“It’s Electric”

Posted in Uncategorized by Becca on April 20, 2010

BLOG # 3


At thirteen, Mara resembled a ten-year-old.  Her sister Julie had just gotten her period at the age of sixteen, leading to an influx of tampon boxes being sent in the mail from all of the female cousins that could relate to being a late bloomer.  She was 4’10’’, eighty pounds, and extremely flat chested.  Calling them mosquito bites would be a compliment.  Often at school the boys would compliment her.  “You are so unlike the other girls.”  “It’s weird how you’re like, you know, cool and stuff.”  She was cool.  She played the trumpet and would play football outside at recess.  She had already traveled outside of the country and was in honors math.

Mara’s least favorite song was “The Electric Slide.”  Every time she heard the song, it felt like a raccoon crawled into her stomach, got rabies, and died.  Normally a stable, thirteen year old girl, Mara warped into something completely different as soon as the song came on.  Irritable, angry, and fierce, she found it bizarre that she had such an adverse reaction to a seemingly simple tune.

At Danny Martin’s Bar-Mitzvah, all was going well until she heard those fateful lyrics.  Excusing herself from the kid’s table, she ran out of the room before any boogy woogy woogies could take hold of her.  She stumbled into the lobby of the Marriott and sat down on the welcome couch.  Mara hated the thought of missing any crucial moments of socializing, but a girl had to do what a girl had to do.  She looked down to check her brand new cell phone and when she looked up her heart skipped a beat.  There he was.  Mike Jankowski.  Mara was in love with him.  No other person in the world could possibly feel what she felt for Mike Jankowski.  It didn’t matter that he wasn’t good at math or that he was shorter than the other boys.  It was how much he didn’t realize how amazing he was that drew her to him.  He looked around the room and then plopped down next to her on the couch.

“I hate the Electric Slide,” he said matter of factly. “I had to get out of there.”

Suddenly it all made sense.  She probably hated the Electric Slide because somewhere in her heart she knew that her soul mate might hate it too.  They sat and talked for about five minutes and then headed back into the reception room.  This will be our little secret, she thought to herself.  If other people know, they might want to come out and join.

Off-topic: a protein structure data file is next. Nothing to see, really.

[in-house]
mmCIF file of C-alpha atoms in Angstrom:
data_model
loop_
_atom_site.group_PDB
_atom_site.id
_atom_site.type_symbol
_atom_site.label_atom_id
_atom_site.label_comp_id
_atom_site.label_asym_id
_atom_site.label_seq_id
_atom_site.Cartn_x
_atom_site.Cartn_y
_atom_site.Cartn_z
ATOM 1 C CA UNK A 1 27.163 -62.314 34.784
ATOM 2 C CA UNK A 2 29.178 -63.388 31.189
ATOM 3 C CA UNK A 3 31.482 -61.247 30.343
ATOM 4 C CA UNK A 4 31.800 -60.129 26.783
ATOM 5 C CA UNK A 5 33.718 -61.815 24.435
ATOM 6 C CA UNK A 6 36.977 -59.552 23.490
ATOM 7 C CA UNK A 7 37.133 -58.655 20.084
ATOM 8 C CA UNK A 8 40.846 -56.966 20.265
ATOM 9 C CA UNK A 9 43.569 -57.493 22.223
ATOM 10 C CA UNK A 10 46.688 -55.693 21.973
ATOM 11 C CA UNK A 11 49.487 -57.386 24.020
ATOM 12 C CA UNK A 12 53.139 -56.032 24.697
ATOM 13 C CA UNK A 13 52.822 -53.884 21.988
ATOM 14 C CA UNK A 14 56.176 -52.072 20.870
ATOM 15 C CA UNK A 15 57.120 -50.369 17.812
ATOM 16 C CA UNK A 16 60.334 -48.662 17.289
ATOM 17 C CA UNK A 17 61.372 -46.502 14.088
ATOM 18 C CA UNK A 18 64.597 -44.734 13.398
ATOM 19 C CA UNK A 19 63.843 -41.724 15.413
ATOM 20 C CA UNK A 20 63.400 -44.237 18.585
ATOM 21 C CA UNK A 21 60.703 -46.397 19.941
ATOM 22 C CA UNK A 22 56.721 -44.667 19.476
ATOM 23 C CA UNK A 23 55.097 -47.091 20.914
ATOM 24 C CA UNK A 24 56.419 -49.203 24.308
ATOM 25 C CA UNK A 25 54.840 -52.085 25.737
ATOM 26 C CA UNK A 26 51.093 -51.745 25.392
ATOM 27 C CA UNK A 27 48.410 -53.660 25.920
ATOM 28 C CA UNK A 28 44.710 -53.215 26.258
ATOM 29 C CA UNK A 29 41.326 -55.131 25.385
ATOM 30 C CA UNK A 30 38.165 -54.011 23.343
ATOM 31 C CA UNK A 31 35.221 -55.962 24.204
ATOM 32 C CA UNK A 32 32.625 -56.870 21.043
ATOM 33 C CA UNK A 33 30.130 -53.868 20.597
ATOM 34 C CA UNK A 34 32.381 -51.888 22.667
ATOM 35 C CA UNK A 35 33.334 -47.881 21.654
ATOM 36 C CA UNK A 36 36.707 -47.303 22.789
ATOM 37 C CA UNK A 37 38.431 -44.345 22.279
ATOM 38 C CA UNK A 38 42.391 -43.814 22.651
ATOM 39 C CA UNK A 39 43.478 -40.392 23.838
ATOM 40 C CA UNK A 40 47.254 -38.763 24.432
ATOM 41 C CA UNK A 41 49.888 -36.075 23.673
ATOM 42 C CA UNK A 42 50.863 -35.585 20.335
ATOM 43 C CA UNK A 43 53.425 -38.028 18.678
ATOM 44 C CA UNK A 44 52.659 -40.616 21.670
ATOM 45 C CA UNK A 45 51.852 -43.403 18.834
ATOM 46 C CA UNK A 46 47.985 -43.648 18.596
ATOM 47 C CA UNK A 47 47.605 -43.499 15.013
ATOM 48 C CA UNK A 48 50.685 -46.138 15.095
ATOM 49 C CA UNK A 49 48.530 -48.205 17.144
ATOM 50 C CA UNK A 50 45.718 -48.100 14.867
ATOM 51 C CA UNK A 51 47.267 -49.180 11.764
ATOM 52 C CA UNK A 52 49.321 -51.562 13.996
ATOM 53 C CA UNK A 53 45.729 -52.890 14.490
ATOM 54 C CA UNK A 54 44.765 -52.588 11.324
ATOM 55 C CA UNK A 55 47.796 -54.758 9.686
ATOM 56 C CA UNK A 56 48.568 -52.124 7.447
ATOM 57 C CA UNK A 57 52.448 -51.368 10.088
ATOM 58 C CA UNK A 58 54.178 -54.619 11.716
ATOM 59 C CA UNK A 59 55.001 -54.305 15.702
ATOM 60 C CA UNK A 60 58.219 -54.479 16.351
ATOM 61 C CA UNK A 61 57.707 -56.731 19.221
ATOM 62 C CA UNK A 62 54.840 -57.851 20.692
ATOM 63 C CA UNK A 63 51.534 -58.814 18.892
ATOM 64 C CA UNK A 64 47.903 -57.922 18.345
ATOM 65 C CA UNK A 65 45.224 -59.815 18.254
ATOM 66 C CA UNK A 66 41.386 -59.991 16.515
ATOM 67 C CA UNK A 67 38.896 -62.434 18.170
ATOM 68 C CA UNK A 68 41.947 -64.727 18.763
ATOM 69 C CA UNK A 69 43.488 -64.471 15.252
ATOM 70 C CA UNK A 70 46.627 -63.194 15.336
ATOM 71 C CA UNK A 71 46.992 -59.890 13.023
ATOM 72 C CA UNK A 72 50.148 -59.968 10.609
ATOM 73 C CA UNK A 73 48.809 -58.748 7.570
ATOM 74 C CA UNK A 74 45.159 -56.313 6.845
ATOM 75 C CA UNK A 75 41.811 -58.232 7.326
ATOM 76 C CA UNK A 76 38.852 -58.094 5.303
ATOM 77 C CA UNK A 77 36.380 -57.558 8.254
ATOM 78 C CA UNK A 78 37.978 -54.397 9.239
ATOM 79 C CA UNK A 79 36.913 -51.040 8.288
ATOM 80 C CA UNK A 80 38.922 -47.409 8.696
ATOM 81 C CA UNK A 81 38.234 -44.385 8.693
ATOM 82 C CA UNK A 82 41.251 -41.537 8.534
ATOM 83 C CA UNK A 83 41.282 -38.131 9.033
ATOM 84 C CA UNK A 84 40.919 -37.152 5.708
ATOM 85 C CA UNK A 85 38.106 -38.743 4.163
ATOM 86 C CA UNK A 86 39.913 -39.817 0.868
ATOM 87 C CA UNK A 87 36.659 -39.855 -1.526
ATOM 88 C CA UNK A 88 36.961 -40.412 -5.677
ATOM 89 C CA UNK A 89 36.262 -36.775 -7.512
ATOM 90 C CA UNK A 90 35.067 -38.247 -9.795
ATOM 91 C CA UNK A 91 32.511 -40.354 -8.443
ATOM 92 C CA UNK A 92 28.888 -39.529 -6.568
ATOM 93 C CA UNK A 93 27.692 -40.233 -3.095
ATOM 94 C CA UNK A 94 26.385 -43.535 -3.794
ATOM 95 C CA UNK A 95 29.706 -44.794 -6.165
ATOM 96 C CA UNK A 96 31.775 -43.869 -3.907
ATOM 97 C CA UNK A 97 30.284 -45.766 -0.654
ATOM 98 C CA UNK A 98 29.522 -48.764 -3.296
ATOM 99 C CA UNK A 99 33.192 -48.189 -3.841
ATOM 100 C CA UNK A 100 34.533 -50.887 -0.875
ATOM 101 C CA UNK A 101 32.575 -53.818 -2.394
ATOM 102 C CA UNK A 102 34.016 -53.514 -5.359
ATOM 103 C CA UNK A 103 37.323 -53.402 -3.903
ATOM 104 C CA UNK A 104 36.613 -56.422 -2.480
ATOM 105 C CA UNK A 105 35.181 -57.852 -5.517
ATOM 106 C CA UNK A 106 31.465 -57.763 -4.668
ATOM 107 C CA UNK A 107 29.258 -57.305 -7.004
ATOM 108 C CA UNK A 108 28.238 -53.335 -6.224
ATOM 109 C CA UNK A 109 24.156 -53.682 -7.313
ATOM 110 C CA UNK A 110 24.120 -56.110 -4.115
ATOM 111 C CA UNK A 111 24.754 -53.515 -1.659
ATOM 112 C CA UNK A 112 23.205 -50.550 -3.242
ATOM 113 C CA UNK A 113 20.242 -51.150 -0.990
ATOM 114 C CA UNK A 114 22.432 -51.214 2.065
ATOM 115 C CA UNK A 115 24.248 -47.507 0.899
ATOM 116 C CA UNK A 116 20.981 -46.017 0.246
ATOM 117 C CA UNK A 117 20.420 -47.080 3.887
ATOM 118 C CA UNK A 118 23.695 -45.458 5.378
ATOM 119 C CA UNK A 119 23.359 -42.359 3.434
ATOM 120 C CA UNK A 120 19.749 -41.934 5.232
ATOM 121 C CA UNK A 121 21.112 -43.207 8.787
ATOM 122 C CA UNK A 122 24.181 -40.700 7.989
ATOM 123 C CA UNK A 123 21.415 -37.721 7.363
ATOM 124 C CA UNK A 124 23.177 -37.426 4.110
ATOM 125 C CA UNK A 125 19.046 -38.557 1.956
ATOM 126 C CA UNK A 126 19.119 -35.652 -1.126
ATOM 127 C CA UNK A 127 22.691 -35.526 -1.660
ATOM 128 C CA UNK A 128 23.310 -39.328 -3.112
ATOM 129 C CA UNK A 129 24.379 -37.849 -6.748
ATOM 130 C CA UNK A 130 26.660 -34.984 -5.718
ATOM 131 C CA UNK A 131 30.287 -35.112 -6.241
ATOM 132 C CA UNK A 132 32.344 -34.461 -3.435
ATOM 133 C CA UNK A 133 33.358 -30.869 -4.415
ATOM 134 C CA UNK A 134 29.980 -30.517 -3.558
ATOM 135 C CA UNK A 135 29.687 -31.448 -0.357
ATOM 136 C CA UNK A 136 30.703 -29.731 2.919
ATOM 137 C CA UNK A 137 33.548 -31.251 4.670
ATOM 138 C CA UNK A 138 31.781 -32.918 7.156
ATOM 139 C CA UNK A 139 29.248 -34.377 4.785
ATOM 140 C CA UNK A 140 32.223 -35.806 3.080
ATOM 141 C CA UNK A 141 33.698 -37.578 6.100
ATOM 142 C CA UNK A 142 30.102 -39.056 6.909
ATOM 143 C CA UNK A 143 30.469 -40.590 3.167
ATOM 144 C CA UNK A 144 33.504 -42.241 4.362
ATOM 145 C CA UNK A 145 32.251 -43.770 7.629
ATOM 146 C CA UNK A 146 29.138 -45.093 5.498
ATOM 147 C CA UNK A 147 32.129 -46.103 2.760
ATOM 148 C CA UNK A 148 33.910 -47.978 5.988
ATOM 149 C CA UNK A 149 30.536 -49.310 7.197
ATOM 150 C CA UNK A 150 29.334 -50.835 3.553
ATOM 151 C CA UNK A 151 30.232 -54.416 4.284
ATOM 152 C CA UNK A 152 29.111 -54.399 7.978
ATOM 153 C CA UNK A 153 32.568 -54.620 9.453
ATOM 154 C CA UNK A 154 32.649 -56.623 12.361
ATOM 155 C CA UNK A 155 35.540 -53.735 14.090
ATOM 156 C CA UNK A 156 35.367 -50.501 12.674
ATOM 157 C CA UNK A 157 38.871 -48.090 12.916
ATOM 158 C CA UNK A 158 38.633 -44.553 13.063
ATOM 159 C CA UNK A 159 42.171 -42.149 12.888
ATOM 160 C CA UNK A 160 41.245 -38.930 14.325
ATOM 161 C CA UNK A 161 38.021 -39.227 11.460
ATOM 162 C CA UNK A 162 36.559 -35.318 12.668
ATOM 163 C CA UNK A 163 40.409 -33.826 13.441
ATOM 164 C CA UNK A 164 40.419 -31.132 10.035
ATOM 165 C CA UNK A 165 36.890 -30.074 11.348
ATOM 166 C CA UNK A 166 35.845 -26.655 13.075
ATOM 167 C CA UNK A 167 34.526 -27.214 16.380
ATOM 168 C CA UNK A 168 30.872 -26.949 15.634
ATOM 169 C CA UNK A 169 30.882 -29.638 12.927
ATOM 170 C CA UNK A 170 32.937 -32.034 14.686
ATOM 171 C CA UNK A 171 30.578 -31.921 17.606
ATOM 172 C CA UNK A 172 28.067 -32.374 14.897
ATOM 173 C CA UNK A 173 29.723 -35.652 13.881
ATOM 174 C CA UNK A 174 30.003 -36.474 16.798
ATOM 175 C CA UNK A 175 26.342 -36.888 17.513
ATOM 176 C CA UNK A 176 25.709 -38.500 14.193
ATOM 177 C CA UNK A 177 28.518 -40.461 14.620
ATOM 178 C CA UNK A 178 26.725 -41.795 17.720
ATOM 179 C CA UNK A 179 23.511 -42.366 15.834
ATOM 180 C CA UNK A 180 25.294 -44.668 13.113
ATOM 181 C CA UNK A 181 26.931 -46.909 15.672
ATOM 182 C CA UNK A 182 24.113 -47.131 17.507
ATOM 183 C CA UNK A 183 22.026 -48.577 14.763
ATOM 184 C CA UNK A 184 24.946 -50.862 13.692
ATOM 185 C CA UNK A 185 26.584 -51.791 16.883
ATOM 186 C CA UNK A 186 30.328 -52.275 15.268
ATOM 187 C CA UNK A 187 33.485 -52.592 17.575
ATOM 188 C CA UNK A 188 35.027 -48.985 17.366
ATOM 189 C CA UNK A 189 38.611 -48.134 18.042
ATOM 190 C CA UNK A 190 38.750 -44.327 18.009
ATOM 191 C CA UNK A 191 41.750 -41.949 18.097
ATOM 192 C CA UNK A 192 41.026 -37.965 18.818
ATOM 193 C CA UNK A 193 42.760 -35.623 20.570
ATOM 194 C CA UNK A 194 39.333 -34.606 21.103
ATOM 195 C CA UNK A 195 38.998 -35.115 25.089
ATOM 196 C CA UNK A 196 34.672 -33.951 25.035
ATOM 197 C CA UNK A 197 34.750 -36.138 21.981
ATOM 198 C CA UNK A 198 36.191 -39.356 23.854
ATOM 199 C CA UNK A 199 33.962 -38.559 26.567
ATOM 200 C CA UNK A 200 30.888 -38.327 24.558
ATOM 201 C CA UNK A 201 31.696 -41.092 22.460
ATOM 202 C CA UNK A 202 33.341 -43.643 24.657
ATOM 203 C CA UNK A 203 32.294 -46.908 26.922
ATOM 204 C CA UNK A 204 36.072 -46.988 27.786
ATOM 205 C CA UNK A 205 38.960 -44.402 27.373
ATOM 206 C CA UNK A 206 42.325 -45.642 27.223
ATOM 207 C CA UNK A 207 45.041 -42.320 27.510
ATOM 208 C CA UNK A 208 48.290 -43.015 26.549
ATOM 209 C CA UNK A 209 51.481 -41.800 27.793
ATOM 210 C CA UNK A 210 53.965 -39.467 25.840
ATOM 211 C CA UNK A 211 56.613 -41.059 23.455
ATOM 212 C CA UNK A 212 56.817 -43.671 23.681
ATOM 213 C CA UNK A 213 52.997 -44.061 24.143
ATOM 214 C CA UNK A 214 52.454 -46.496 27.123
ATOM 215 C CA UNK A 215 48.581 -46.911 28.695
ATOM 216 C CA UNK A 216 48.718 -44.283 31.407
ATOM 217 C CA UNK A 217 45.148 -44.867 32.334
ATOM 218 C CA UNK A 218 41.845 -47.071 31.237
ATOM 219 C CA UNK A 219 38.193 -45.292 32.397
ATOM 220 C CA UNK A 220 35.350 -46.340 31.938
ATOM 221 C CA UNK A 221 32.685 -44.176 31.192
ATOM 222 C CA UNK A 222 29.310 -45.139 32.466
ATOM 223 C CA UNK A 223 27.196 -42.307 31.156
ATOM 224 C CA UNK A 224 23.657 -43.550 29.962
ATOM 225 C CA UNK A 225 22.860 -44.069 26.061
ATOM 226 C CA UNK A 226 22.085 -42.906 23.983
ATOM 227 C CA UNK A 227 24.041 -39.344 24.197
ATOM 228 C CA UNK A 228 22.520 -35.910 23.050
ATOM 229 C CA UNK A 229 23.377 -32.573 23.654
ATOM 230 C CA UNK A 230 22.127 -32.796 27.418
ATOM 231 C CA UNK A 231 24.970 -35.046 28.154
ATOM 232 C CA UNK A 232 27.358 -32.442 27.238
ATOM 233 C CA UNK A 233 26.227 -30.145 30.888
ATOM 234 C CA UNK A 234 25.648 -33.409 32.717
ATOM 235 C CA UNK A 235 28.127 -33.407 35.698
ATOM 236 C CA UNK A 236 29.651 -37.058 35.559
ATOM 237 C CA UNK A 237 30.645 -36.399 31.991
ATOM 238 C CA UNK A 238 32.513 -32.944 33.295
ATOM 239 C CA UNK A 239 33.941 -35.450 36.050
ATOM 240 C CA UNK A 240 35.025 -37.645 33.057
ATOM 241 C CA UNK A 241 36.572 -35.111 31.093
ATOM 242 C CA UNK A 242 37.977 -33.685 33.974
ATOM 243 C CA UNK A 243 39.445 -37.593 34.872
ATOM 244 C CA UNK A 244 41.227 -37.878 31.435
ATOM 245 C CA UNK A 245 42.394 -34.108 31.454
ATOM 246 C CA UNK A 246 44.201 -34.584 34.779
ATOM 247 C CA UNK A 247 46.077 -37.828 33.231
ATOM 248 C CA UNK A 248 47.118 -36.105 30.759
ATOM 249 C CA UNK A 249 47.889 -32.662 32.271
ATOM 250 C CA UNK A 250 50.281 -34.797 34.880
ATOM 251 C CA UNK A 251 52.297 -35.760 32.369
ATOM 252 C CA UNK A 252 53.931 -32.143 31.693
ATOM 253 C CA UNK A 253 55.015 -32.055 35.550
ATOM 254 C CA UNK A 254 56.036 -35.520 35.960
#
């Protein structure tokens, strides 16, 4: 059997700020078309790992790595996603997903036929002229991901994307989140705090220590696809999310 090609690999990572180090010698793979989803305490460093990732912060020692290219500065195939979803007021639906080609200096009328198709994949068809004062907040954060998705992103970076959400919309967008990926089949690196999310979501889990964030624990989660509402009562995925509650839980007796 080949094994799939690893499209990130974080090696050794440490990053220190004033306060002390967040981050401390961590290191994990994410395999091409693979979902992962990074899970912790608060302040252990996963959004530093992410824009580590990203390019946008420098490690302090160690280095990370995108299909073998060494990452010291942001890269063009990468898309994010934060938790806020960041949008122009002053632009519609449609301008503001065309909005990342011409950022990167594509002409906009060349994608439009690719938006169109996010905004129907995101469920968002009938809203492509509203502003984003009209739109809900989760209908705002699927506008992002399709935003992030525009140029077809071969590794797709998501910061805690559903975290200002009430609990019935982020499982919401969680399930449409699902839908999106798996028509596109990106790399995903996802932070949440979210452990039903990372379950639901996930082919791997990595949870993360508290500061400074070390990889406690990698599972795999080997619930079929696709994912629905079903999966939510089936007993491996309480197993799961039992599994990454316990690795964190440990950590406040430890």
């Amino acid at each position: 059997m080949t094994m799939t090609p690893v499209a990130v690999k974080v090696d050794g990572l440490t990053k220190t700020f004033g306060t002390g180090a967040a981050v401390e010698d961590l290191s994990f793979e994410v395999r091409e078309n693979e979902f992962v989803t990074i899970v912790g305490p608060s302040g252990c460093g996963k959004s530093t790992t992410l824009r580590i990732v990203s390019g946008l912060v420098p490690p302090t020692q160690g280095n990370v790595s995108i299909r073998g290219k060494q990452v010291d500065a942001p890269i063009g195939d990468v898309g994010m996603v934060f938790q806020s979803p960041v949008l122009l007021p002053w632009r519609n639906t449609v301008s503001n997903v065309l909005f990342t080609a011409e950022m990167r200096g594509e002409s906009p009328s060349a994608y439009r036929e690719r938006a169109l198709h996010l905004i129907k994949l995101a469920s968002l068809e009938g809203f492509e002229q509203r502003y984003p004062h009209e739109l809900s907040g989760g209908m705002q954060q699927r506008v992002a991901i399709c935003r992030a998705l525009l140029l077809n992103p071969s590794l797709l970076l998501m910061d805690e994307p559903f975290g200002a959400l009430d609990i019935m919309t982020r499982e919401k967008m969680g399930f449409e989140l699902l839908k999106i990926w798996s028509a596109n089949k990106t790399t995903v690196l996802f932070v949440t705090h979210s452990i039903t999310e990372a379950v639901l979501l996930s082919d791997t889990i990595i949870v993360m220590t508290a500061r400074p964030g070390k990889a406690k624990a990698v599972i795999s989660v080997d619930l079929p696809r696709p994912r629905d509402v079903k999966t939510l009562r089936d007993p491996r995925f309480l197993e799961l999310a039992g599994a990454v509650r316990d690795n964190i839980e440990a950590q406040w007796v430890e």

Between December and May Mara and Mike were both invited to ten Bar Mitzvahs.  At every single one, Mara sat patiently, waiting for the dreaded song to begin.  Sure enough, each time the song came on, there Mike would be, seemingly waiting for her in the lobby.

During the final Bar-Mitzvah of the year, Mara knew that she had to raise the stakes.  She needed to know if Mike felt the same way about her as she did him.  She made the decision that during the “Electric Slide” she would ask him a very important question in the lobby.

Half of the reception had passed and the song still hadn’t come on.  She put on a pair of the free sunglasses they threw out during the song “Shout!” and slipped into the back.  Cautiously, she wrote down “Electric Slide” on the DJ request list and then headed back to her seat.  Luckily, in the last hour of the party, the song was played and she could experience her favorite part of her friends’ coming of ages.

As Mike approached her, she knew that the past six months must have been as special to him as they were to her.  She was ready.